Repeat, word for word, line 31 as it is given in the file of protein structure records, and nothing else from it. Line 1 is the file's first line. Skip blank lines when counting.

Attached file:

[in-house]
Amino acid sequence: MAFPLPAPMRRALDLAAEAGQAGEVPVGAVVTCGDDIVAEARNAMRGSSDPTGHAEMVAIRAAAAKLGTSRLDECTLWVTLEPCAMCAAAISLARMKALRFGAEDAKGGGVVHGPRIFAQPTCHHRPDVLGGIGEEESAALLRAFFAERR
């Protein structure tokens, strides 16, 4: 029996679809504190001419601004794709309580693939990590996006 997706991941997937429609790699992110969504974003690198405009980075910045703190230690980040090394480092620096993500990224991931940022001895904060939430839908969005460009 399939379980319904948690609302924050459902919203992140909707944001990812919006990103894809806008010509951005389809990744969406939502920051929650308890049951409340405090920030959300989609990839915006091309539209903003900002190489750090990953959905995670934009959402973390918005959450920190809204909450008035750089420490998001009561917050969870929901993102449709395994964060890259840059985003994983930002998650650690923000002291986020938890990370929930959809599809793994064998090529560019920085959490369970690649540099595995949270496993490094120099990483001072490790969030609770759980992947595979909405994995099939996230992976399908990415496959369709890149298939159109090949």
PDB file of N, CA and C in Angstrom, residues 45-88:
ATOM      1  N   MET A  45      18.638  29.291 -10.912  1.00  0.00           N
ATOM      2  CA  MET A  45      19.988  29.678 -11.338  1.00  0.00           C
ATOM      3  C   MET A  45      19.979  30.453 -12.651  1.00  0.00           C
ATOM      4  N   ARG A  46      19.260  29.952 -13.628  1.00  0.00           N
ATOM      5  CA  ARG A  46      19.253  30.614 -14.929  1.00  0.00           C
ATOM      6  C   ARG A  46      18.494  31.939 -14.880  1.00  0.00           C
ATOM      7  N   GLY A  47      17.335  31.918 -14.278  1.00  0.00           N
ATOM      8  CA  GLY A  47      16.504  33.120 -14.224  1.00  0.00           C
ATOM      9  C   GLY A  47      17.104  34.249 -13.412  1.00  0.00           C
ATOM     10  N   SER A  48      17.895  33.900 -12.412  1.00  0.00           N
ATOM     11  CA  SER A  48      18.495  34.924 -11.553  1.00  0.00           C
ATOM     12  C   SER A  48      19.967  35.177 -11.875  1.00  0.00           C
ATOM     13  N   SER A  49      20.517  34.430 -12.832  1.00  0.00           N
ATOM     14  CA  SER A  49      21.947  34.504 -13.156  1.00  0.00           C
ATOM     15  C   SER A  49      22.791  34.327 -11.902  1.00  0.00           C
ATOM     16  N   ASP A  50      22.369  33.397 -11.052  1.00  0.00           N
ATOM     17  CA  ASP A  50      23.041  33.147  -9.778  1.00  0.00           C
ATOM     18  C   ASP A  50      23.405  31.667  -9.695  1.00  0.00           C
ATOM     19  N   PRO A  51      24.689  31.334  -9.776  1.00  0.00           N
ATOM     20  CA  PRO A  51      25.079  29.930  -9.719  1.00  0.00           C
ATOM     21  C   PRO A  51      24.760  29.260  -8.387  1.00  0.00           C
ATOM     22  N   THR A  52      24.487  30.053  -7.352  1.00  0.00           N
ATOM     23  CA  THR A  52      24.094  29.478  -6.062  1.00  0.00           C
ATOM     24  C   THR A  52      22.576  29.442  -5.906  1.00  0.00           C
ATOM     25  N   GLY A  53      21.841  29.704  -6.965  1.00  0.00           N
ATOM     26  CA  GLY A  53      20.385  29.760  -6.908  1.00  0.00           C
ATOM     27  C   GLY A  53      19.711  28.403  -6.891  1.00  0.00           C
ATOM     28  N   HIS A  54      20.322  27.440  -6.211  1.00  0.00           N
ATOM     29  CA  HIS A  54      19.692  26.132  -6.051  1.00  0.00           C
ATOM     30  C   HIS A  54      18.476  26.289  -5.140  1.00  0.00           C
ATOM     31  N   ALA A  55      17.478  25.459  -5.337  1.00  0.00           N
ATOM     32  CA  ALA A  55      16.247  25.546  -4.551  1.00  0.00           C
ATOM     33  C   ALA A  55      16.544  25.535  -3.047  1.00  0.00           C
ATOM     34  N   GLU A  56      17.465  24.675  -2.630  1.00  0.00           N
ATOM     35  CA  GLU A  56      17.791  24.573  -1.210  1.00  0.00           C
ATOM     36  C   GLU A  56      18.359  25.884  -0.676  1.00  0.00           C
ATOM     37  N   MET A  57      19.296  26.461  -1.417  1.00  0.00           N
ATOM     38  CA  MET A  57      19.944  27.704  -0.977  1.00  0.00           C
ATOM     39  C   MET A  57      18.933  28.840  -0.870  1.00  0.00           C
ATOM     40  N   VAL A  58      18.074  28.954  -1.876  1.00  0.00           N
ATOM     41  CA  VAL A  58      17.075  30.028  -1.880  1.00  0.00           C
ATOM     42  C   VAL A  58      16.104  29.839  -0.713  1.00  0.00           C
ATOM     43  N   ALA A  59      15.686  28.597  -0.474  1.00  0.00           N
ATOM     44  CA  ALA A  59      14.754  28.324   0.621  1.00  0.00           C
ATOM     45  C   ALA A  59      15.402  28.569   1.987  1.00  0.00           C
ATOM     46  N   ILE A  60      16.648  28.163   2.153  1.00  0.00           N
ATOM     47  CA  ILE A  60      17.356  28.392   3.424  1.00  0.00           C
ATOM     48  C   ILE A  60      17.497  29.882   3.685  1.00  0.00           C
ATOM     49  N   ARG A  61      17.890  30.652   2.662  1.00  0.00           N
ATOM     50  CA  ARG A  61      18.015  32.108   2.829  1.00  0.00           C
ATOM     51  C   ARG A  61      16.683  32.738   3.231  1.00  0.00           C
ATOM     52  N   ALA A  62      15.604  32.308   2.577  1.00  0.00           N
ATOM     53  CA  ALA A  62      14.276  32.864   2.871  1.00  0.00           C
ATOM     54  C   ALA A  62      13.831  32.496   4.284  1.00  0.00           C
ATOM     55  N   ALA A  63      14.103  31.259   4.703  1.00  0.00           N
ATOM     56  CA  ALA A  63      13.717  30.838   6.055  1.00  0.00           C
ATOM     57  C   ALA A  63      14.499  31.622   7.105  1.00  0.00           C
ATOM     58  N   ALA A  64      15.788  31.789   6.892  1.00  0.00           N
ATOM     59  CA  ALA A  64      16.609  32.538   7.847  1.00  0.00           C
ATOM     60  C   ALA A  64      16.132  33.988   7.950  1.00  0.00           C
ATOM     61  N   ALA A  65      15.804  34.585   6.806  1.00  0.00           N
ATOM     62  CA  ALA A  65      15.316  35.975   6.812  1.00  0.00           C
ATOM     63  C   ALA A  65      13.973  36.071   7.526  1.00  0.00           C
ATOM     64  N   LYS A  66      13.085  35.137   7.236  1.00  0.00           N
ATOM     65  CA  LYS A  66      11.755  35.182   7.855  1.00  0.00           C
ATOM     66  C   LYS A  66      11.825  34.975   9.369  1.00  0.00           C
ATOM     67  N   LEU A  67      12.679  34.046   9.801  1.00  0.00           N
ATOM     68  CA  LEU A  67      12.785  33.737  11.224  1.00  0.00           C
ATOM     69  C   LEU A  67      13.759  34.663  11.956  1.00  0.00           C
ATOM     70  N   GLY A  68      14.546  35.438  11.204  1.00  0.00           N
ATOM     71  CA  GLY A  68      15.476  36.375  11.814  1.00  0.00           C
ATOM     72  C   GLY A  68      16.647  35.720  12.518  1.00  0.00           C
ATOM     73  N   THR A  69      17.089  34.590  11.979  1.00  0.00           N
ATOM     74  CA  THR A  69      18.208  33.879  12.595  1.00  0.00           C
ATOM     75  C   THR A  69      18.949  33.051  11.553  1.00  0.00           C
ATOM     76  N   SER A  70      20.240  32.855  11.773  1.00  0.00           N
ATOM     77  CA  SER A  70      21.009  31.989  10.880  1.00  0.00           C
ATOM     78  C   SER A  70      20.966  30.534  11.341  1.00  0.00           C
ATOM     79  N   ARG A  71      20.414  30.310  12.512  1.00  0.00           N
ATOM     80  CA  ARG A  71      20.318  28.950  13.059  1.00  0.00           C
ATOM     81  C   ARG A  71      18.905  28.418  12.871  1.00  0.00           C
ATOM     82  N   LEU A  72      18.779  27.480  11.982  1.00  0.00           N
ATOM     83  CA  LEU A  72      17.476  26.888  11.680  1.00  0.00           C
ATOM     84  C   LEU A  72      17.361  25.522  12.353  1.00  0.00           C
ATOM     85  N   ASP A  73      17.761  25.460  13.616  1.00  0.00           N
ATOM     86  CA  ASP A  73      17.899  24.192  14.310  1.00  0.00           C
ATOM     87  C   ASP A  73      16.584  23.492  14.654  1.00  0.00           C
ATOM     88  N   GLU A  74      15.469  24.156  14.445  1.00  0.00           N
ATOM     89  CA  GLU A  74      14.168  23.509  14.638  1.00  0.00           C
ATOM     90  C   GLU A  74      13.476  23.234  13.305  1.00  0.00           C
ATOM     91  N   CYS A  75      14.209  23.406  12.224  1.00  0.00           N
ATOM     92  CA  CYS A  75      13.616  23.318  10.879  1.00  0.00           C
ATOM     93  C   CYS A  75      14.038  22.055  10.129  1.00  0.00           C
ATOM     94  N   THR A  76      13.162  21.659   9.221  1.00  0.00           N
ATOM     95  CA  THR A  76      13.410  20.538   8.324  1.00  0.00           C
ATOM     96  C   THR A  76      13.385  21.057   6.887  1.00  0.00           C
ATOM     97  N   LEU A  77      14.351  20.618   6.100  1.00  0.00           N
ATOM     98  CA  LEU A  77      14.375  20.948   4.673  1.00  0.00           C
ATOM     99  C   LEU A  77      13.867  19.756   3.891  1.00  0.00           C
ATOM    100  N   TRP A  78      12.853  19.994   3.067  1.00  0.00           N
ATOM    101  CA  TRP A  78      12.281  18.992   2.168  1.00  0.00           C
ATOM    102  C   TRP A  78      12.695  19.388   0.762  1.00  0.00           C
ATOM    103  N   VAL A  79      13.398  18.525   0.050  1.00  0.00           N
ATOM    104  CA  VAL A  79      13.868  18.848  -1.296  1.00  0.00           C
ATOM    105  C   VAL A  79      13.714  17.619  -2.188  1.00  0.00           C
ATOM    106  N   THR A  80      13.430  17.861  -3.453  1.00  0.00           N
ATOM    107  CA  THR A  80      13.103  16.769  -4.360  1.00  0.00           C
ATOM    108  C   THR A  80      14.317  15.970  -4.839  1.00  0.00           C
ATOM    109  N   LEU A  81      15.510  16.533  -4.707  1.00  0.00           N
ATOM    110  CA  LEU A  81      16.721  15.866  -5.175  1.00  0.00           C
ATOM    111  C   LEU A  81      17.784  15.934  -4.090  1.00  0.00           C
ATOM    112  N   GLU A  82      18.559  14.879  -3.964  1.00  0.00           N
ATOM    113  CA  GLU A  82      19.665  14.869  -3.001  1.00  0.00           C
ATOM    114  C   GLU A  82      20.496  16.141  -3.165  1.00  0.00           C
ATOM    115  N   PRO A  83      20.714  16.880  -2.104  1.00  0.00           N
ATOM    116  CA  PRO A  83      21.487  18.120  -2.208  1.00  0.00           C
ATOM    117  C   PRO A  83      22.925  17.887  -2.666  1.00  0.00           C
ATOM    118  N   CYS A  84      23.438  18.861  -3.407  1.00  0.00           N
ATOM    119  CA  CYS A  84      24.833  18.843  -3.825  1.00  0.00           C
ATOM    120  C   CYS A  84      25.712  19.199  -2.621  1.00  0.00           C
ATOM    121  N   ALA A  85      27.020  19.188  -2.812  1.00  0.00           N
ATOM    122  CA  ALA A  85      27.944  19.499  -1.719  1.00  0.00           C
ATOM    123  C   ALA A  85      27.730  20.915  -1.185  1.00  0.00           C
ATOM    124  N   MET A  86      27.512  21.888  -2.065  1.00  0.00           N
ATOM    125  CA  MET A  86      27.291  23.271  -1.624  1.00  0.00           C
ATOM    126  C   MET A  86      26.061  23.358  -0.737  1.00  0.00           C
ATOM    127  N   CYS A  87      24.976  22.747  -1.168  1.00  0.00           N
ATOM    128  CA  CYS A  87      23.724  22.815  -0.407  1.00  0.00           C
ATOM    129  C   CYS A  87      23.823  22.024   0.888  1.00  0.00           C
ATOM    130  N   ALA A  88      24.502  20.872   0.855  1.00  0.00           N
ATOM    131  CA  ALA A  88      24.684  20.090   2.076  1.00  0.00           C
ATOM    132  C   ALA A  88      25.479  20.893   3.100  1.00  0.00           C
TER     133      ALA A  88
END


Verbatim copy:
ATOM     27  C   GLY A  53      19.711  28.403  -6.891  1.00  0.00           C